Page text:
Wild Canids and Hyenas: Flagships for Increasing India’s Conservation Potential?

Arjun Srivathsa | IOP Science
Indian wolf in its typical grassland habitat
Ramki Sreenivasan
Wild canids and striped hyenas as flagship species could help conserve fragile, overlooked and undervalued habitats.

India has a wide diversity of carnivores that represent multiple unique ecosystems like forests, grasslands, scrublands, open / barren lands, deserts, ravines and the trans-Himalayan plains. A recent study by researchers from Wildlife Conservation Society–India, University of Florida (USA), Ashoka Trust for Ecology and the Environment, Wildlife Conservation Trust, National Centre for Biological Sciences and James Cook University (Australia) proposes that protecting wild dogs or dholes, jackals, wolves, foxes and hyenas, and their habitats, can offer incredible potential to expand the conservation enterprise in India.

The study, conducted as part of the Wild Canids–India Project, focused on nine species / sub-species of carnivores: dhole, golden jackal, Indian wolf, Tibetan wolf, Indian fox, red fox, desert fox, Tibetan fox and striped hyena, across India. The authors used a combination of methods like citizen-science surveys, information on social media platforms, literature surveys, and governmental and non-governmental open-source databases to map distribution patterns of the carnivores. The study also involved a prioritization analysis, that combined information on the nine carnivores, together with human population densities, poverty levels, budgetary allocations by States for forest / wildlife conservation, and potentially detrimental infrastructure projects.

Dholes currently occupy 49% of their potential habitats in India; golden jackal occupies 73%, Indian wolf 33%, Tibetan wolf 47%, Indian fox 38%, red fox 73%, desert fox 48% and striped hyenas 41%. The results also suggested that (a) the current Protected Area system does not adequately cover or represent India’s diverse habitats, (b) there is immense potential for individual states to increase financial investments towards alternative conservation strategies (like creation of Conservation Reserves, Community Reserves and Village Reserves), and (iii) most mega-infrastructure projects like industrial-scale solar farms, hydropower projects and large mines could be jeopardizing important carnivore habitats.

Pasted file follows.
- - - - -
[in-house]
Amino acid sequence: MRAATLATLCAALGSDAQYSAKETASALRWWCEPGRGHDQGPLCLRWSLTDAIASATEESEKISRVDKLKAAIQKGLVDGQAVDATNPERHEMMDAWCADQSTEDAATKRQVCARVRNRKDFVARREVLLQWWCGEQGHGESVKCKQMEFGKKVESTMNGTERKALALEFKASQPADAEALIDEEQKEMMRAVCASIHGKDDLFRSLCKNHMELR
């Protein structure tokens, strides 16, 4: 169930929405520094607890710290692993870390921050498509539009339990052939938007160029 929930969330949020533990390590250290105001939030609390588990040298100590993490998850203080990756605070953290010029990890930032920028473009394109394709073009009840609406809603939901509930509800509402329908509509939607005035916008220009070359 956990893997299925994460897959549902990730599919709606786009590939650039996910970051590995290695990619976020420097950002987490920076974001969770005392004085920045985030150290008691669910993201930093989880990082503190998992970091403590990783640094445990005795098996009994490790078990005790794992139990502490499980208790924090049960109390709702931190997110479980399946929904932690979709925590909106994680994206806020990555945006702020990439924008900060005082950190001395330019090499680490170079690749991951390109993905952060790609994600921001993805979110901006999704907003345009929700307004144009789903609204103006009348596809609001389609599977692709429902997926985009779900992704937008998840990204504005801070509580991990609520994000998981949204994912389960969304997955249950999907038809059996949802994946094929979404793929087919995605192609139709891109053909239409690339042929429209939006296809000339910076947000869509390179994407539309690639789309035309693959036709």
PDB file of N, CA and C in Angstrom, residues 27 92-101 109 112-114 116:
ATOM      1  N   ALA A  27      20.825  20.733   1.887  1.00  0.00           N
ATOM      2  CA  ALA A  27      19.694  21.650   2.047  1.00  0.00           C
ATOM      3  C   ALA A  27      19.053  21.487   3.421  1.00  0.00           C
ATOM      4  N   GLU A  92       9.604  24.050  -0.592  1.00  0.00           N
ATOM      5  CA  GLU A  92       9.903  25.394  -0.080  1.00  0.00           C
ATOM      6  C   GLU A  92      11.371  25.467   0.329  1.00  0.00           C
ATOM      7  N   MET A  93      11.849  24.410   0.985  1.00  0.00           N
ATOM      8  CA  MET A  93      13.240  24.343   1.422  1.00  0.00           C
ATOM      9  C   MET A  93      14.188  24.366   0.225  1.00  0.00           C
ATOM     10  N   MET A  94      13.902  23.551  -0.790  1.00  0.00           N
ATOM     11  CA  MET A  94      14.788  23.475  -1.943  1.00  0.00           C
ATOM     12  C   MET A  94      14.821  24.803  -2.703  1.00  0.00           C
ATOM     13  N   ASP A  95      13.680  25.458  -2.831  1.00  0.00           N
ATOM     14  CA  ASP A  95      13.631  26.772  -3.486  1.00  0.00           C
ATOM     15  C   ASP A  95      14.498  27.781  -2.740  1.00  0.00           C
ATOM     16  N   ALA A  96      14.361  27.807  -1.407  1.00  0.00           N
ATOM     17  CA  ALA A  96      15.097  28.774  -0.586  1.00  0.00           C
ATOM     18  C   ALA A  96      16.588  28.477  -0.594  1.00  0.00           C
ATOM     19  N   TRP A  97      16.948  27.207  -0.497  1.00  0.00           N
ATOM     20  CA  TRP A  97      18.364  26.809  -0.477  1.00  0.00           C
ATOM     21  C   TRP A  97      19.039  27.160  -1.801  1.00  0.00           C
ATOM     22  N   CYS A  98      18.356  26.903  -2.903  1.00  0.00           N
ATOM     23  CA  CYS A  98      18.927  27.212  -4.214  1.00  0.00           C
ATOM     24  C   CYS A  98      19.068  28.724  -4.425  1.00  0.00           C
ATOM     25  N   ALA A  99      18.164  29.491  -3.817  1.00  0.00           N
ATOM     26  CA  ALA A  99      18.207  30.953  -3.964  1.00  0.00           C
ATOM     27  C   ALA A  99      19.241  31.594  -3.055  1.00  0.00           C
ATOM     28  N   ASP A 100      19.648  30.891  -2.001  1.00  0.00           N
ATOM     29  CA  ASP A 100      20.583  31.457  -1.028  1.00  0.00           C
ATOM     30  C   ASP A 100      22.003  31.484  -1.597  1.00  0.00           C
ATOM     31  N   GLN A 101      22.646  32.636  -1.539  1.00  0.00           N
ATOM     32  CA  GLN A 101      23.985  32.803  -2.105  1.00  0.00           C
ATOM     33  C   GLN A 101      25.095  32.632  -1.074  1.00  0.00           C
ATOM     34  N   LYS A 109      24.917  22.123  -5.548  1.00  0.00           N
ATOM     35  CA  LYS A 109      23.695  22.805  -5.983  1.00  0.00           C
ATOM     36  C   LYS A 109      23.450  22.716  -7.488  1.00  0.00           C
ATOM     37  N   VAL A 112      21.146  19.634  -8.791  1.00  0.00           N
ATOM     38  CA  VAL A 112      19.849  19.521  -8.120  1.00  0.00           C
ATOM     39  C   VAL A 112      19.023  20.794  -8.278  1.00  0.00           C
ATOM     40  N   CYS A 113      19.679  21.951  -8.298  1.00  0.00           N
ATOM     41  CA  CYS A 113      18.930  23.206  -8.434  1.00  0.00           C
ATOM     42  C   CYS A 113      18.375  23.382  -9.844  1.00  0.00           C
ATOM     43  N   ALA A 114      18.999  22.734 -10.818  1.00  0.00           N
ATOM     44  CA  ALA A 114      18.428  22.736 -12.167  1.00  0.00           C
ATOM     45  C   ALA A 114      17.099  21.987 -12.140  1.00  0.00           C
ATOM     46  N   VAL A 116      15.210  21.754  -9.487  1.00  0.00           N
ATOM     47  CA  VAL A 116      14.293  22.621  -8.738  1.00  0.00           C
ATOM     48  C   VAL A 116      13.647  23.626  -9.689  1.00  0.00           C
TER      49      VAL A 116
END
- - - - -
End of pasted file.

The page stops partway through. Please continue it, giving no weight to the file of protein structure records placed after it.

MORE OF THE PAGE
The authors propose that using wild canids and striped hyenas as flagship species could help conserve fragile, overlooked and undervalued habitats, particularly grasslands, scrublands and open / barren flatlands, which are often (wrongly) tagged as “wastelands”. The study identifies taluks / tehsils across India that are of high priority for conservation– terming them ‘Canid Conservation Units’ or CCUs. If carefully protected, the CCUs could safeguard roughly 24,000 sq. km of grasslands, 99,000 sq. km of scrublands, 124,000 sq. km of open / barren lands or ravines, and 232,000 sq. km of forests, together with the current Protected Area network.

India’s approach to conservation has largely been focused on select charismatic, forest-dependent species like the tiger and the elephant. The authors therefore argue for broadening current management notions of “wilderness” and “natural habitats”, and recommend exploring and implementing alternative conservation approaches beyond forested Protected Areas.

Citation: Srivathsa, A., Majgaonkar, I., Sharma, S., Punjabi, G., Singh, P., Chawla, M., Banerjee, A. (2020). Opportunities for prioritizing and expanding conservation enterprise in India using a guild of carnivores as flagships. Environmental Research Letters. doi: 10.1088/1748-9326/ab7e50

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About the author

Arjun Srivathsa

Arjun Srivathsa is a wildlife biologist who works on the conservation ecology of large carnivores in India. He is currently a PhD candidate at the University of Florida (USA), a Research Associate with Wildlife Conservation Society–India, and part of the Wild Canids–India Project team.



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